SET-ASIDES, MINORITY BUSINESS.Minority business set-asides are affirmative action programs designed to assist minority business enterprises—firms that are at least 51 percent owned by well-defined minority group members—in obtaining contracts from government agencies or private organizations. Set-asides generally take one of two forms: (1) provisions that fixed percentages of the total number or total dollar value of contracts be allotted to minority-owned businesses or (2) requirements that recipients of prime contracts allot fixed percentages of the total amount awarded to minority-owned subcontractors and/or suppliers.
Arguments against minority business set-asides suggest they are inefficient and wasteful, concentrating most contracts on a few politically connected firms, often firms with little, if any, meaningful management or control by minority group members. Arguments in favor of minority business set-asides suggest that the abuses are isolated, whereas the assistance to minority firms is vital for their survival and growth. The most contentious argument relates to whether setasides actually assist minority communities or whether they enrich an elite few, including white owners. The balance of research, however, seems to suggest that minority-owned businesses generally create jobs for minority workers and that efforts to assist minority businesses in obtaining contracts with state, local, and government bodies often help to increase minority employment.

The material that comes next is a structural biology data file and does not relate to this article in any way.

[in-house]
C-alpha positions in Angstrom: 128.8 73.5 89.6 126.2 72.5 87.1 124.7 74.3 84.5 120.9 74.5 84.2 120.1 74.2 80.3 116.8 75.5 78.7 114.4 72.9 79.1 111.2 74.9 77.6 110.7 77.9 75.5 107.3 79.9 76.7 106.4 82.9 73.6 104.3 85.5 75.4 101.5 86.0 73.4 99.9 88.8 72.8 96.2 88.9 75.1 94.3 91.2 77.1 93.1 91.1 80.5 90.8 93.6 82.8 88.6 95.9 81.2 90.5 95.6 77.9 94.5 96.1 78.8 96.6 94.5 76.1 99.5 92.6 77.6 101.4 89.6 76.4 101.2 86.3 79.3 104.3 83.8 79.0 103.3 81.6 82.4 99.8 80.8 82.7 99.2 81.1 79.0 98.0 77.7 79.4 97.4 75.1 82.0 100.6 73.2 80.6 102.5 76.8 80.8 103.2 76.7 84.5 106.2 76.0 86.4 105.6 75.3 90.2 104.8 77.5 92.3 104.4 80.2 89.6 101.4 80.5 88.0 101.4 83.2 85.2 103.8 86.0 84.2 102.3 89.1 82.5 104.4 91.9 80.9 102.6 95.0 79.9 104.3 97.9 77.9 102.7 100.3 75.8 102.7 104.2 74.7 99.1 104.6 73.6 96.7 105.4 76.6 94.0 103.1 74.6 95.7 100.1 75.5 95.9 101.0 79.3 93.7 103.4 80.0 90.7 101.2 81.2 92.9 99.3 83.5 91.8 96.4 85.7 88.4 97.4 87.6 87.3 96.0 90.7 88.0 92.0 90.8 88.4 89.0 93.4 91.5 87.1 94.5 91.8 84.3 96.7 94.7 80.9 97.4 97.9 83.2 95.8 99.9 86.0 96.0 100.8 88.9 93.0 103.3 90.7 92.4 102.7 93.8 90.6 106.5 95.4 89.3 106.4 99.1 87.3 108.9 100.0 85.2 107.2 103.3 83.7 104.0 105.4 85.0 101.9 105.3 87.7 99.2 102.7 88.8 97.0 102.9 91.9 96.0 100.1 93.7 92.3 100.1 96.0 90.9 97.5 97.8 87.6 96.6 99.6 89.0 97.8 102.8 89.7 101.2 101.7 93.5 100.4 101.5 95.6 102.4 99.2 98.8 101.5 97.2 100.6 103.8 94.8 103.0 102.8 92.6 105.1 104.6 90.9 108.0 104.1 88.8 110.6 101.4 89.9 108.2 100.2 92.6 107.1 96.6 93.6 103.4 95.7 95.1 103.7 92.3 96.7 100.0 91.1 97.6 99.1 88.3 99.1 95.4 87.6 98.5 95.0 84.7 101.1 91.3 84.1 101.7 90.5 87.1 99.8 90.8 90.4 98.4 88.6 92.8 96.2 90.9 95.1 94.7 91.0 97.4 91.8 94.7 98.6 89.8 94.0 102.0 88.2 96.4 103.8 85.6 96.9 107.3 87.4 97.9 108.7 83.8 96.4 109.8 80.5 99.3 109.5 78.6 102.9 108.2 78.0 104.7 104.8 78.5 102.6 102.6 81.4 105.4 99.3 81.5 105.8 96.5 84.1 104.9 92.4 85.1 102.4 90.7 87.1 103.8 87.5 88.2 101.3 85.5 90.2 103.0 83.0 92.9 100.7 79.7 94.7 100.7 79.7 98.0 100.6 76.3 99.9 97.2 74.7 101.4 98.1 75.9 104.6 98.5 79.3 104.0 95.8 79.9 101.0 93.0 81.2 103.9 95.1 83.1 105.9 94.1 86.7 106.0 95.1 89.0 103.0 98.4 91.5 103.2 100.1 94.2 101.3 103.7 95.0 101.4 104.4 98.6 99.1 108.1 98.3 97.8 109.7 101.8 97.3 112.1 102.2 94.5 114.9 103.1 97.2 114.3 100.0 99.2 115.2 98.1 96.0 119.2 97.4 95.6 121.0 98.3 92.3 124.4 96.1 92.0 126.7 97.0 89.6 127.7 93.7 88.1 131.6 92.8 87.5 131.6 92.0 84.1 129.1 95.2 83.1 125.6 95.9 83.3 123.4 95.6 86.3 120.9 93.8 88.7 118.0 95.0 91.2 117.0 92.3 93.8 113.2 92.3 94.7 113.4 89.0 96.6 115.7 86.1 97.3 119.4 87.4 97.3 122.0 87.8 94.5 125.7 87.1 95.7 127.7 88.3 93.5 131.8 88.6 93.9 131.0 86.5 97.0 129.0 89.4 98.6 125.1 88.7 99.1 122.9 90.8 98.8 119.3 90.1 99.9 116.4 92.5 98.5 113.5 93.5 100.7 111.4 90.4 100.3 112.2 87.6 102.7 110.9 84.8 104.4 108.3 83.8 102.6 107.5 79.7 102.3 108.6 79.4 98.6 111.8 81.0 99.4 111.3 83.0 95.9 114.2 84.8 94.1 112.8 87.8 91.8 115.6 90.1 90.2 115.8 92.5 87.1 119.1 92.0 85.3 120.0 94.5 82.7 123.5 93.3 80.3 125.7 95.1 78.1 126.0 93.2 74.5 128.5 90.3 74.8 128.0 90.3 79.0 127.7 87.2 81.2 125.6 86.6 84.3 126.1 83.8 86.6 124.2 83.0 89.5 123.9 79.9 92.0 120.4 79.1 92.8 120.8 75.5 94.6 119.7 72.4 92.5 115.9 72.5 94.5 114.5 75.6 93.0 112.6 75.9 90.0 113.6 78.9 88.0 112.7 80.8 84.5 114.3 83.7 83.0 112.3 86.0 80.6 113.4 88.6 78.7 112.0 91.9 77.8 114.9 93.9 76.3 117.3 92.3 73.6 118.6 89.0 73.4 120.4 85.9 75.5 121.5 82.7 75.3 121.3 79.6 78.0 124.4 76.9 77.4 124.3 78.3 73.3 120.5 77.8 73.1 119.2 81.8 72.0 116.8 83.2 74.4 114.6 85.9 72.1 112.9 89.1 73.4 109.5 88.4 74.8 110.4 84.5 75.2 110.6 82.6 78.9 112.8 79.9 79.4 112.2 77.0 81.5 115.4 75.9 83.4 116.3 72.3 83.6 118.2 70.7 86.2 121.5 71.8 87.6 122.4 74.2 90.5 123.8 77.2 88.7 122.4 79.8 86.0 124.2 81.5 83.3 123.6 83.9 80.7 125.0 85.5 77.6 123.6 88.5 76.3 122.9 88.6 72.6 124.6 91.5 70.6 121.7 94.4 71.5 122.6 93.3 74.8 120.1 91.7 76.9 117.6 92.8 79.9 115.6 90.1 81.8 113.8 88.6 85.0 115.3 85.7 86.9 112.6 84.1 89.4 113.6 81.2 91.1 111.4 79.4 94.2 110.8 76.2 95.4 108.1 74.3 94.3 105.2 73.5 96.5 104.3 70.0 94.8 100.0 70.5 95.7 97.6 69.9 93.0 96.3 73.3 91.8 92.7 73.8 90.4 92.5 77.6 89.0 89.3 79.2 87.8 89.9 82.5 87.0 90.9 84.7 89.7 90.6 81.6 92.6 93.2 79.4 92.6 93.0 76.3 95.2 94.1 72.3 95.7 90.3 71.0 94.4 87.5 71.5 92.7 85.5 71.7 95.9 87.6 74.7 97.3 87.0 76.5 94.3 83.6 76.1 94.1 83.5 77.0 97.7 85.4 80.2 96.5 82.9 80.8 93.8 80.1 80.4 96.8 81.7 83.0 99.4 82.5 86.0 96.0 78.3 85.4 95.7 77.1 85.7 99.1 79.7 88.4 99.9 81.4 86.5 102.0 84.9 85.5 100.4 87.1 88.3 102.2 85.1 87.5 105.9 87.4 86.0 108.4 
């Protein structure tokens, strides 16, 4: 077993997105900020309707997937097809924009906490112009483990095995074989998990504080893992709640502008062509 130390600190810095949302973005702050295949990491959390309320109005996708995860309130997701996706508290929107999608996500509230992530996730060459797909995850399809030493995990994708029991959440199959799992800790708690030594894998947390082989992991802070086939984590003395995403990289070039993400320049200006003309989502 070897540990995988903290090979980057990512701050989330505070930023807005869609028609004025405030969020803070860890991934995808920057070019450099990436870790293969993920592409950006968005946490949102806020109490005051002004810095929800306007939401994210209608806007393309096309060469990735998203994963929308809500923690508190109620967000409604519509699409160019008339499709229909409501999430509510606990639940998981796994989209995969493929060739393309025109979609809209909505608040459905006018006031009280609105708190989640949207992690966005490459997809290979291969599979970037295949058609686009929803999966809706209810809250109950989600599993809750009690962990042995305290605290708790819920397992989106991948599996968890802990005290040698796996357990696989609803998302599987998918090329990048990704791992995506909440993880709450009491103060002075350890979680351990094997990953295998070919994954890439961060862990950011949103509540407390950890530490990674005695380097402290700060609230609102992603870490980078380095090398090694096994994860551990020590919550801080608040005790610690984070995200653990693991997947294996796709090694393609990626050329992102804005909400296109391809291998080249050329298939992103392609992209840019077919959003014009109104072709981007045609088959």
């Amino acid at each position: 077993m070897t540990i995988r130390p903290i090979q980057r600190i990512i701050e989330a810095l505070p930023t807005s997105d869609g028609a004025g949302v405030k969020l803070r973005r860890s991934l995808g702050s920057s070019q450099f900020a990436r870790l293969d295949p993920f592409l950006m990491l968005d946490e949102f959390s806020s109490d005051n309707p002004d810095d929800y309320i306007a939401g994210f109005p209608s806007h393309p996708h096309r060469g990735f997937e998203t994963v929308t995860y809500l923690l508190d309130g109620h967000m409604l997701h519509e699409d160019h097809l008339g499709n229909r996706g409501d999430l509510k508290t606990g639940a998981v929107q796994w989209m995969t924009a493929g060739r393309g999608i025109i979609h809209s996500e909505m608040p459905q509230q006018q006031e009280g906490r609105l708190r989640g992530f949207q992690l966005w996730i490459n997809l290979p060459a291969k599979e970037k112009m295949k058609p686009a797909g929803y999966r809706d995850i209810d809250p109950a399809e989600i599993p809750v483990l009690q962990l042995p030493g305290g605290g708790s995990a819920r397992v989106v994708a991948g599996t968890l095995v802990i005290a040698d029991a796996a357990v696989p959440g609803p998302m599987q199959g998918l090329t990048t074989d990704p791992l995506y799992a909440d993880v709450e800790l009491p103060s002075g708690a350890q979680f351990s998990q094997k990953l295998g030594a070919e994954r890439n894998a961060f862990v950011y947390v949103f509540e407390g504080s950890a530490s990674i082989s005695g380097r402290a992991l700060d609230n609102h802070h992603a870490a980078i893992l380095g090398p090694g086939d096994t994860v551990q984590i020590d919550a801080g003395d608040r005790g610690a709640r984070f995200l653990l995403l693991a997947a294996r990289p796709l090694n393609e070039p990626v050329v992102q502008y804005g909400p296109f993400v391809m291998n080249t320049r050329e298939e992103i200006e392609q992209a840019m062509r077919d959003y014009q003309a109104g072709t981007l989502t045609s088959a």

Research on specific government set-aside programs, nevertheless, reveals that there may be other less costly means of assisting minority businesses or increasing their share of contracts. These alternative strategies include subsidization of start-up capital, bonding and insurance waivers, and preferences for and outreach
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Publication information: Book title: Encyclopedia of African American Business History. Contributors: Juliet E. K. Walker - Editor. Publisher: Greenwood Press. Place of publication: Westport, CT. Publication year: 1999. Page number: 480.
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